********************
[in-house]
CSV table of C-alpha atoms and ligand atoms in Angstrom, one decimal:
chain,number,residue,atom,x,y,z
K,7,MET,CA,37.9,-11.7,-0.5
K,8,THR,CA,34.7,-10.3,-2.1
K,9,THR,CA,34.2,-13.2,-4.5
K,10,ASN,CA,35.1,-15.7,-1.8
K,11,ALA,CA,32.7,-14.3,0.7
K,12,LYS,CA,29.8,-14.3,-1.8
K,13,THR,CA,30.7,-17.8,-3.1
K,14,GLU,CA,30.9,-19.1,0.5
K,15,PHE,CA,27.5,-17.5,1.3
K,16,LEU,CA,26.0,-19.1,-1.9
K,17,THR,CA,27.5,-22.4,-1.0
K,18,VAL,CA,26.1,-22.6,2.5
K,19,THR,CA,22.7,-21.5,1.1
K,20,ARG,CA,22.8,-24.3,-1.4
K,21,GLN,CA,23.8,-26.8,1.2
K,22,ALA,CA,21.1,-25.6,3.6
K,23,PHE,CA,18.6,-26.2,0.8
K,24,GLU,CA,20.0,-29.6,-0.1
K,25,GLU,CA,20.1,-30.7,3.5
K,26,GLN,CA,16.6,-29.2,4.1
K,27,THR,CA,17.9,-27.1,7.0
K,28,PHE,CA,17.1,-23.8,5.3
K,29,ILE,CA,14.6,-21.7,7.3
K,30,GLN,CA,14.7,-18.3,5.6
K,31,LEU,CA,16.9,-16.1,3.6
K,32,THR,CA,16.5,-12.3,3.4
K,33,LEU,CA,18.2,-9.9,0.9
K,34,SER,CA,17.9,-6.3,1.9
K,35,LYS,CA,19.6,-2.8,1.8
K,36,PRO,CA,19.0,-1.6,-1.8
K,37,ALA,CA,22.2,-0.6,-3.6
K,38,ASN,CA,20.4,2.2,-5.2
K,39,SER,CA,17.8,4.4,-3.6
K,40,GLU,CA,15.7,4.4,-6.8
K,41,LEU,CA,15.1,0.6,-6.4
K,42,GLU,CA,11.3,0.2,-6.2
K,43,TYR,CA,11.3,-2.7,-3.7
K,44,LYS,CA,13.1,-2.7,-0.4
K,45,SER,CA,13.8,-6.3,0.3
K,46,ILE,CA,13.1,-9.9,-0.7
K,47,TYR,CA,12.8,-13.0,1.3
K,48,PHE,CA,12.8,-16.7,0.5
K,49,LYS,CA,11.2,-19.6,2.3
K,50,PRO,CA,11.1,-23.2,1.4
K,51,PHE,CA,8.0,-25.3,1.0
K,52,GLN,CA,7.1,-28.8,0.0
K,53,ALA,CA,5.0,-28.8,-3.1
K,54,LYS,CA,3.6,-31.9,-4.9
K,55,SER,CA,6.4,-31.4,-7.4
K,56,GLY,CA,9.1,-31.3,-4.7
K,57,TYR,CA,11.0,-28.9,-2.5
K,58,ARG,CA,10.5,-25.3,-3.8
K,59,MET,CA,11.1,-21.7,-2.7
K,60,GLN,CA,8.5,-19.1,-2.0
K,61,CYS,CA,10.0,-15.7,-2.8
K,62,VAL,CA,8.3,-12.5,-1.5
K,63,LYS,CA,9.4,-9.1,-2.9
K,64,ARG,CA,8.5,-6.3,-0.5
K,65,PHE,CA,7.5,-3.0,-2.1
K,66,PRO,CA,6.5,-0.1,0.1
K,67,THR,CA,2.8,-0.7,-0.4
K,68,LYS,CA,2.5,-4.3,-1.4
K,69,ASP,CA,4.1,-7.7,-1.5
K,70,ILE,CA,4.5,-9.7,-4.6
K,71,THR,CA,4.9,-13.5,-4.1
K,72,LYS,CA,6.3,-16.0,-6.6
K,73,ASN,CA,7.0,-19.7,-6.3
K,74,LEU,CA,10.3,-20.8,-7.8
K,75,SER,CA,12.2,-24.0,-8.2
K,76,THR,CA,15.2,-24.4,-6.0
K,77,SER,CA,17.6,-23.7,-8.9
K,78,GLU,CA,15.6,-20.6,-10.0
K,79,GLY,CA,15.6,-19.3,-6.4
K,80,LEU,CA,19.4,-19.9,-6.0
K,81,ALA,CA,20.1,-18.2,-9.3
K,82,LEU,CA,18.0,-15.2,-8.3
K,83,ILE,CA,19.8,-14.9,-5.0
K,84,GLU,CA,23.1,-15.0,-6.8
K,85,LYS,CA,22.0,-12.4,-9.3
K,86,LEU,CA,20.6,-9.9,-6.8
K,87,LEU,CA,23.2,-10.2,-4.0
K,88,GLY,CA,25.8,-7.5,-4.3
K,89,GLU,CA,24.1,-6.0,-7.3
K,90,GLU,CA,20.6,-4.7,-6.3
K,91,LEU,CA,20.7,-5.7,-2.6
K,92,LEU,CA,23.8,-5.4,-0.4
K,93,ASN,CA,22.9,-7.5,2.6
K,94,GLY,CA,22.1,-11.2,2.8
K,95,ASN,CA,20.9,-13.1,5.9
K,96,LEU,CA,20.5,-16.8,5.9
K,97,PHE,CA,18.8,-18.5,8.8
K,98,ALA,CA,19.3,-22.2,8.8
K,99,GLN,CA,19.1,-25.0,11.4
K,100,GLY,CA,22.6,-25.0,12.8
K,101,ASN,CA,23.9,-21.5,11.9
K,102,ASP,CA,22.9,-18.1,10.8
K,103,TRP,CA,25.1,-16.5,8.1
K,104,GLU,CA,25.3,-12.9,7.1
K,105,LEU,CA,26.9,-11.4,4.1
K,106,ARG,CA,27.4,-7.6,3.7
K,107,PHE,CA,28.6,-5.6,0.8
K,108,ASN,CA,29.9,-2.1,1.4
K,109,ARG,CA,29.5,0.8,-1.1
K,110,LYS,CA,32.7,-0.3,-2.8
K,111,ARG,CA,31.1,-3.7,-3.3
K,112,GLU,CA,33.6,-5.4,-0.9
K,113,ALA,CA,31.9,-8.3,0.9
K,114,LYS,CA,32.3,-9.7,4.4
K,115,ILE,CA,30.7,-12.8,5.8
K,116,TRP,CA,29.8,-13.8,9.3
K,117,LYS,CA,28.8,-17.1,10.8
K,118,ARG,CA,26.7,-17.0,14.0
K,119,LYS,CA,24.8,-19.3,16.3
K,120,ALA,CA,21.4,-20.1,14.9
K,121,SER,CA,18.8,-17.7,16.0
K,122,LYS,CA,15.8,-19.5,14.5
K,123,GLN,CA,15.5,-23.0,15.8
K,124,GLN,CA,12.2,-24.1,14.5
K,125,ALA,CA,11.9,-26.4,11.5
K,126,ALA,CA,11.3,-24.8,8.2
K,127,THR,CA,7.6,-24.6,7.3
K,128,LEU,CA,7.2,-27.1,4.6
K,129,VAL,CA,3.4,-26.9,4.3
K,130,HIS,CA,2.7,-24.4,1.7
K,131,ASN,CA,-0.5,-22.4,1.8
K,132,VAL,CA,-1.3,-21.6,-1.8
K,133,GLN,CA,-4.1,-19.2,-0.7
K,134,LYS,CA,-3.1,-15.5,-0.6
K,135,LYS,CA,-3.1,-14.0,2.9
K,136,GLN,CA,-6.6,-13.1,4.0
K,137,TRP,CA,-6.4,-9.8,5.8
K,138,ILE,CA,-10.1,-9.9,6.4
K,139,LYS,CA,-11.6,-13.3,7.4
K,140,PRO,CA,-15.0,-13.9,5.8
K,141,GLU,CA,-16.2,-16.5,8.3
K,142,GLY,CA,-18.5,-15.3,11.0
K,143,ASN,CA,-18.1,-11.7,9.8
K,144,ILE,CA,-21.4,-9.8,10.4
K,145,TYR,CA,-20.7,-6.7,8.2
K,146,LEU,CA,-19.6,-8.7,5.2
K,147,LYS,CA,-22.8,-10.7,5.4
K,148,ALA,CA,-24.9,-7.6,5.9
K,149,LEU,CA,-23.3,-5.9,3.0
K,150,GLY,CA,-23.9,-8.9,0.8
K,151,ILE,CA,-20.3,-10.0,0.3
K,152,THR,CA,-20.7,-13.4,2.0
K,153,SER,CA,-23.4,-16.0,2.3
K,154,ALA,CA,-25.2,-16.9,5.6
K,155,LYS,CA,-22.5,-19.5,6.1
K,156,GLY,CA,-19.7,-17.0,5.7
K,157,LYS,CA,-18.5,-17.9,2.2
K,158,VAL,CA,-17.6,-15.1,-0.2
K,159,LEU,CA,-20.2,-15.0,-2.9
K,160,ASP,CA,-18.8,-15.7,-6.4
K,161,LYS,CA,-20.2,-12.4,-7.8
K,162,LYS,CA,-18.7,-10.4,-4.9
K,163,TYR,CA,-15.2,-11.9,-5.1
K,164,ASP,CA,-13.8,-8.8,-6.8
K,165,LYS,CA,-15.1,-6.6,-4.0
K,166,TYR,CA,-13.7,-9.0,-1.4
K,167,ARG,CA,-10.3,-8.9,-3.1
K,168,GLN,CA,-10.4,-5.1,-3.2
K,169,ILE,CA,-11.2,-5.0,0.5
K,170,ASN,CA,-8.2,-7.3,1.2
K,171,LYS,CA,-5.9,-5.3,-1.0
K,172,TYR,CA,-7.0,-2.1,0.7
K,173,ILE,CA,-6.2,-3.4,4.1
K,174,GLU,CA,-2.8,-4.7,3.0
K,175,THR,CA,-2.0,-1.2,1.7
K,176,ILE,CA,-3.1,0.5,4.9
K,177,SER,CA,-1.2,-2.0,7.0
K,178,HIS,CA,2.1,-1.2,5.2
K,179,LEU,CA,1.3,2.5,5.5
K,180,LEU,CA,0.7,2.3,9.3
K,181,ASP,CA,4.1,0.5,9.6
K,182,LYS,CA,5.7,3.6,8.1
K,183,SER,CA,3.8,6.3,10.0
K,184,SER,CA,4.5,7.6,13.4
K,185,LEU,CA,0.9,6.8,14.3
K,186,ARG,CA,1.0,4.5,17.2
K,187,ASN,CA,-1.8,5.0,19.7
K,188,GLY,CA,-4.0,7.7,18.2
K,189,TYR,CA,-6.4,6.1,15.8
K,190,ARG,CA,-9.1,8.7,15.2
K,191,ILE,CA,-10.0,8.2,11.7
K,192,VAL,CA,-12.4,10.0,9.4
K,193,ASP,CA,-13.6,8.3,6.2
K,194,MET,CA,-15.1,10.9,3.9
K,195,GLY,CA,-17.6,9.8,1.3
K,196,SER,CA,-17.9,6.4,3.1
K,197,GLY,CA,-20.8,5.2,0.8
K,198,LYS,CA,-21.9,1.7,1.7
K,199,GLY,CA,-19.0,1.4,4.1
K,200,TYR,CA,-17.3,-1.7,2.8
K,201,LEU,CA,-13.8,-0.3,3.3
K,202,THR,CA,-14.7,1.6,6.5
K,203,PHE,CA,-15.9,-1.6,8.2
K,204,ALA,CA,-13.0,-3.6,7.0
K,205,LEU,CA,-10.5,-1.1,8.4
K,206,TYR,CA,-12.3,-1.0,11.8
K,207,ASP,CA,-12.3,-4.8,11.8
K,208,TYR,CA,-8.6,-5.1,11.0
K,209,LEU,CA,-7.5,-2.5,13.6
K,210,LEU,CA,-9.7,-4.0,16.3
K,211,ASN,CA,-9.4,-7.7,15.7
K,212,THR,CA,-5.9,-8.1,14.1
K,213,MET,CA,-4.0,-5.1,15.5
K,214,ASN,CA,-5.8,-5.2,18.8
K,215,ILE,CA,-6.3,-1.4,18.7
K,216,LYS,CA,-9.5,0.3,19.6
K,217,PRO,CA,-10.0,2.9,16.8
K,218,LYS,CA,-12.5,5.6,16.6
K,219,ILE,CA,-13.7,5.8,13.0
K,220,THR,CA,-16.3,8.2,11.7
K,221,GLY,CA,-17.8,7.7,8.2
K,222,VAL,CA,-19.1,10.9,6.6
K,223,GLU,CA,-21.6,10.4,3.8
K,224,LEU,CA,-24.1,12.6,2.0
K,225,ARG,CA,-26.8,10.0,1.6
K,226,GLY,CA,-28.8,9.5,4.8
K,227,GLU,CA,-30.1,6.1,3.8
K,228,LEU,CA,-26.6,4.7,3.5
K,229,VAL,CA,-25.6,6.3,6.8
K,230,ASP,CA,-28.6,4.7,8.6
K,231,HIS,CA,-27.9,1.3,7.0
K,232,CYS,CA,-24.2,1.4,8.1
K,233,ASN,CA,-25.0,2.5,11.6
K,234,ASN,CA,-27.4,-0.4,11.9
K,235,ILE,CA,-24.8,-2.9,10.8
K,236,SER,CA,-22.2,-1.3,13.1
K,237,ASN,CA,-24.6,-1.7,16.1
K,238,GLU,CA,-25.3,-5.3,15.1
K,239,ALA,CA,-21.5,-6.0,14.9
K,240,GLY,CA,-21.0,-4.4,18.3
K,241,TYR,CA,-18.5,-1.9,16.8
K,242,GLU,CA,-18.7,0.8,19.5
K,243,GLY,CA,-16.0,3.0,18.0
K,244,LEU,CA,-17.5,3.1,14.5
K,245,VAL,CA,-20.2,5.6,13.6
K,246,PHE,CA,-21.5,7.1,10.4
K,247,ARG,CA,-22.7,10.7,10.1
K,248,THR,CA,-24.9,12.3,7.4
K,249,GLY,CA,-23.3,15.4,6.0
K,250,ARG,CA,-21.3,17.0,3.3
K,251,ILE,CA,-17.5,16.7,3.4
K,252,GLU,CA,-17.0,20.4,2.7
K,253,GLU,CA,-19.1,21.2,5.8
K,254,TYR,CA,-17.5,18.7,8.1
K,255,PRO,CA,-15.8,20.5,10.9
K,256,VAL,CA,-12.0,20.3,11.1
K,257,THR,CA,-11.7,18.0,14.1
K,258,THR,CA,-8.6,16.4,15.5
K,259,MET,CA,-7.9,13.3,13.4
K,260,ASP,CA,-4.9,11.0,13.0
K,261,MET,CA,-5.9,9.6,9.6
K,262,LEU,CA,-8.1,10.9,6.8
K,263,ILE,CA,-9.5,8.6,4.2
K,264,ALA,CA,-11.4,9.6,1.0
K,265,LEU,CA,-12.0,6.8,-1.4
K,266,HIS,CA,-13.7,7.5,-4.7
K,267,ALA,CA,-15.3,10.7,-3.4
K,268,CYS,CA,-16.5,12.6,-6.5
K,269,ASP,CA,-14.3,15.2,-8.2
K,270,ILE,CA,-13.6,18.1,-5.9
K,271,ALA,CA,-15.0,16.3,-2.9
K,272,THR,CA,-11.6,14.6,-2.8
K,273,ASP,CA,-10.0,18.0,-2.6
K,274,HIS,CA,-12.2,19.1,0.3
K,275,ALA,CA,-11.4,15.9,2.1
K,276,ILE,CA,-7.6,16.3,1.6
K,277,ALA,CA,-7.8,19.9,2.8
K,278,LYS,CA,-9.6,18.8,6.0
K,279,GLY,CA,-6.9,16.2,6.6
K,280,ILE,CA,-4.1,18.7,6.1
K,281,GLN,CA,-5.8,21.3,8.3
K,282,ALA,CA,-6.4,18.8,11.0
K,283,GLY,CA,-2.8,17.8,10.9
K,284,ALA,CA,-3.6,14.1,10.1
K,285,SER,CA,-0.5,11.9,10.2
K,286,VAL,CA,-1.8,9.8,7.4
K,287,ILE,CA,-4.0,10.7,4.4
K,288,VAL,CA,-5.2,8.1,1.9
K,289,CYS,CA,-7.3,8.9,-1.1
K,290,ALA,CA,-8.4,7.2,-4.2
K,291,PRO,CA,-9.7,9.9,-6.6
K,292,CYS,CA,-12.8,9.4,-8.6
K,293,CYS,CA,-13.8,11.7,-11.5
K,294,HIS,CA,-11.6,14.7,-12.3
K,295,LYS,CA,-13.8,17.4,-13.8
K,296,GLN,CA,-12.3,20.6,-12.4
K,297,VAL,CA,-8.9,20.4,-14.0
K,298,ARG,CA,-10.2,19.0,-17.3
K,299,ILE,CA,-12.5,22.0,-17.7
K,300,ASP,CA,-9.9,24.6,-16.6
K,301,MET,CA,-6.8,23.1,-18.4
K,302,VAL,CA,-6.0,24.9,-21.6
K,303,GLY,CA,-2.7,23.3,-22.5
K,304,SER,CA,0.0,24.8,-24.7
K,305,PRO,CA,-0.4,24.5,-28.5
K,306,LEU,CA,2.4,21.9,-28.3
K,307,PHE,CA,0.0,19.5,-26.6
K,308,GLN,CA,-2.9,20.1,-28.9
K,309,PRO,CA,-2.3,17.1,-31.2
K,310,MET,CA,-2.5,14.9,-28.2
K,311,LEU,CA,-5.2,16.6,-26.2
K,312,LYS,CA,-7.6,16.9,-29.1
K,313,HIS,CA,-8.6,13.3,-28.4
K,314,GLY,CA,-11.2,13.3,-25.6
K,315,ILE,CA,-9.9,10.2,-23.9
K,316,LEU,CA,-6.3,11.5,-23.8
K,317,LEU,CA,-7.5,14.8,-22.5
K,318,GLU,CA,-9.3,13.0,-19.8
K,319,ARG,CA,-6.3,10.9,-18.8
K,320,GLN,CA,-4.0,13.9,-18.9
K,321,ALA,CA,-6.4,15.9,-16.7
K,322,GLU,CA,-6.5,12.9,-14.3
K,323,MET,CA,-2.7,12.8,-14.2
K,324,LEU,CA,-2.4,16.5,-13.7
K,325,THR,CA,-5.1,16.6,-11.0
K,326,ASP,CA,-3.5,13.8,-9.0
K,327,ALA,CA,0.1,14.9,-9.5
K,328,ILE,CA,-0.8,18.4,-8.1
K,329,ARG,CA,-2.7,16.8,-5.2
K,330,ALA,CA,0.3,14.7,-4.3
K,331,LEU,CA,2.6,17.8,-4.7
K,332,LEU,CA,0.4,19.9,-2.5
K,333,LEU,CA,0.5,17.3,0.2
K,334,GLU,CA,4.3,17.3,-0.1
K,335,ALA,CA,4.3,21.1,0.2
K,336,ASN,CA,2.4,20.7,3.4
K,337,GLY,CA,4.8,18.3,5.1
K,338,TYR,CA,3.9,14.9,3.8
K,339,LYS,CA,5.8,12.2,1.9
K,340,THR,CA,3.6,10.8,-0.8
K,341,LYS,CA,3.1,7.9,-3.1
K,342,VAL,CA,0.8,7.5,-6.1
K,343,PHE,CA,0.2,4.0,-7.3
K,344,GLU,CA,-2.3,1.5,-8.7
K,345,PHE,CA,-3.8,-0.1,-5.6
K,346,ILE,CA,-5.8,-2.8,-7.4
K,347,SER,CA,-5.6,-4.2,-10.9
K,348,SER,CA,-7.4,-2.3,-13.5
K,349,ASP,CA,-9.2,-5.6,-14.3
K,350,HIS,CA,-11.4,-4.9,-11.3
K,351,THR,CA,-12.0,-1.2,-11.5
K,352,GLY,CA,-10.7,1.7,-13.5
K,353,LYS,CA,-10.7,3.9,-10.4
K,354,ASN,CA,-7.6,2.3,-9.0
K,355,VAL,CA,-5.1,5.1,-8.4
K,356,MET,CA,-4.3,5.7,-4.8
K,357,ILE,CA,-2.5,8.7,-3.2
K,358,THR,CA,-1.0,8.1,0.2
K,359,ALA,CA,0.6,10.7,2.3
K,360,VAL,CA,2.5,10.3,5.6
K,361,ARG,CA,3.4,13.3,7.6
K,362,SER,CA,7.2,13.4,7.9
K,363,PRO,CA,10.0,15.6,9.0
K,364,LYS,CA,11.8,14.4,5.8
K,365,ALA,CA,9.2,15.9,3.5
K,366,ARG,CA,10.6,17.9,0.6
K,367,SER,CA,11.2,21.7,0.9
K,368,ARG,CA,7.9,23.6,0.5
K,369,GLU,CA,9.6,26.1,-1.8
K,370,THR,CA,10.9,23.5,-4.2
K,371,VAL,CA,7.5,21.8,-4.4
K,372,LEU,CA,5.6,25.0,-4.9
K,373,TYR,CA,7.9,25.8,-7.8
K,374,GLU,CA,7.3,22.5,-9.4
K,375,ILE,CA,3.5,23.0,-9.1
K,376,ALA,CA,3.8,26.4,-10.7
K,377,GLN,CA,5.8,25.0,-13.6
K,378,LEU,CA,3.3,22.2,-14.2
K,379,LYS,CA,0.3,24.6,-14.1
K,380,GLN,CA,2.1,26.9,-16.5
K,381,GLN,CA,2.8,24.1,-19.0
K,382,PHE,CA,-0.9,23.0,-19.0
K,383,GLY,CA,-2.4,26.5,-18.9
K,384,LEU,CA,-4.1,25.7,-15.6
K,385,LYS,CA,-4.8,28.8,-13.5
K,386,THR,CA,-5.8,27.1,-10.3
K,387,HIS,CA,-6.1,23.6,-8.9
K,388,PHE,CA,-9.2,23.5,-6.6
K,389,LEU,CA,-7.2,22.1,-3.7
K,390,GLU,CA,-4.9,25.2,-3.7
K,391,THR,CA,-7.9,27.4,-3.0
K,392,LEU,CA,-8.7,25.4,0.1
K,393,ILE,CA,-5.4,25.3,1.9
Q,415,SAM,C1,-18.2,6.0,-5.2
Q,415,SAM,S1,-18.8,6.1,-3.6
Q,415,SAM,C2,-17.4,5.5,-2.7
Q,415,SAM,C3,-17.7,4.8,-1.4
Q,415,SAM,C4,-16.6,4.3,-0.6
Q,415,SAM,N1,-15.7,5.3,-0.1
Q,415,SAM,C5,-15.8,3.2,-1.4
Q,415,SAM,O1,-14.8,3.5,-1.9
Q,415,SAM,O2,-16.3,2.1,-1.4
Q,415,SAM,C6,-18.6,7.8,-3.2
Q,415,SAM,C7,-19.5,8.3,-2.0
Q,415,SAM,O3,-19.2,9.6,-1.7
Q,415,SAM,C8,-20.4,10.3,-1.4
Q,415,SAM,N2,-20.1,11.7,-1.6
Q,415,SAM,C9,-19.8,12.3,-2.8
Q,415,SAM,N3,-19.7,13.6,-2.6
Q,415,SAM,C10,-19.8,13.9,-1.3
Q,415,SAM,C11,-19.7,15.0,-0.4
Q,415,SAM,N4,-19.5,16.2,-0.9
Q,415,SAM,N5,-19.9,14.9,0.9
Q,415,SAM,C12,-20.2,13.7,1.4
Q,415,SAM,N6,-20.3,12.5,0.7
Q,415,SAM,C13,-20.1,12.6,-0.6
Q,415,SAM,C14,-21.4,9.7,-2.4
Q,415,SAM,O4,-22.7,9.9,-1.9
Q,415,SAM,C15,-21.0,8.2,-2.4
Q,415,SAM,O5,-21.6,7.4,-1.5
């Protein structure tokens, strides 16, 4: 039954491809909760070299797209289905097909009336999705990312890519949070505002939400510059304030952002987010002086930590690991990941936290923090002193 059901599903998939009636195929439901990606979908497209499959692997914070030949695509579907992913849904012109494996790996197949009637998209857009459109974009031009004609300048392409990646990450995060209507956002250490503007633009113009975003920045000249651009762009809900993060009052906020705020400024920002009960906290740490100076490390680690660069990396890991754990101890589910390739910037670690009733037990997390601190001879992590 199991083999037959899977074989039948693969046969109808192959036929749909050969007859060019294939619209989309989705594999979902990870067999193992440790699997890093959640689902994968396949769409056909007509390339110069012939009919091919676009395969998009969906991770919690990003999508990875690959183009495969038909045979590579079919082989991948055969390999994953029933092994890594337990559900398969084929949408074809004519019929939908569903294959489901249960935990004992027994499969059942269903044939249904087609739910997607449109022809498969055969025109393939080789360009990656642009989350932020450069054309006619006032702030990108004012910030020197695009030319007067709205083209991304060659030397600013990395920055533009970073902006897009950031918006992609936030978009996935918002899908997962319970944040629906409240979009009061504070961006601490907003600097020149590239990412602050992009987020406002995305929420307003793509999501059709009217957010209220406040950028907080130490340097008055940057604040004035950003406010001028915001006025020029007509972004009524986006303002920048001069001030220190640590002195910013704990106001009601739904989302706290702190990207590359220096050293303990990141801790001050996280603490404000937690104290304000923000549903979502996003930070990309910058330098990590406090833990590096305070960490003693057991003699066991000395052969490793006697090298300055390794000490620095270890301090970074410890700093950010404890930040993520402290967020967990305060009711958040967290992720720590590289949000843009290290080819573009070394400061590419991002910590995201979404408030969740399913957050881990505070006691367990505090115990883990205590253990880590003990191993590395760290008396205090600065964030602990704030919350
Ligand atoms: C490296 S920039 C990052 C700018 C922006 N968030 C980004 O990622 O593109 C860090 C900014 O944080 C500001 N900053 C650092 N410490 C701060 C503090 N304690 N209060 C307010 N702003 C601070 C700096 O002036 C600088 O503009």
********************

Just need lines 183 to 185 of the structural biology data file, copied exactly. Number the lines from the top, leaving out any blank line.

K,186,ARG,CA,1.0,4.5,17.2
K,187,ASN,CA,-1.8,5.0,19.7
K,188,GLY,CA,-4.0,7.7,18.2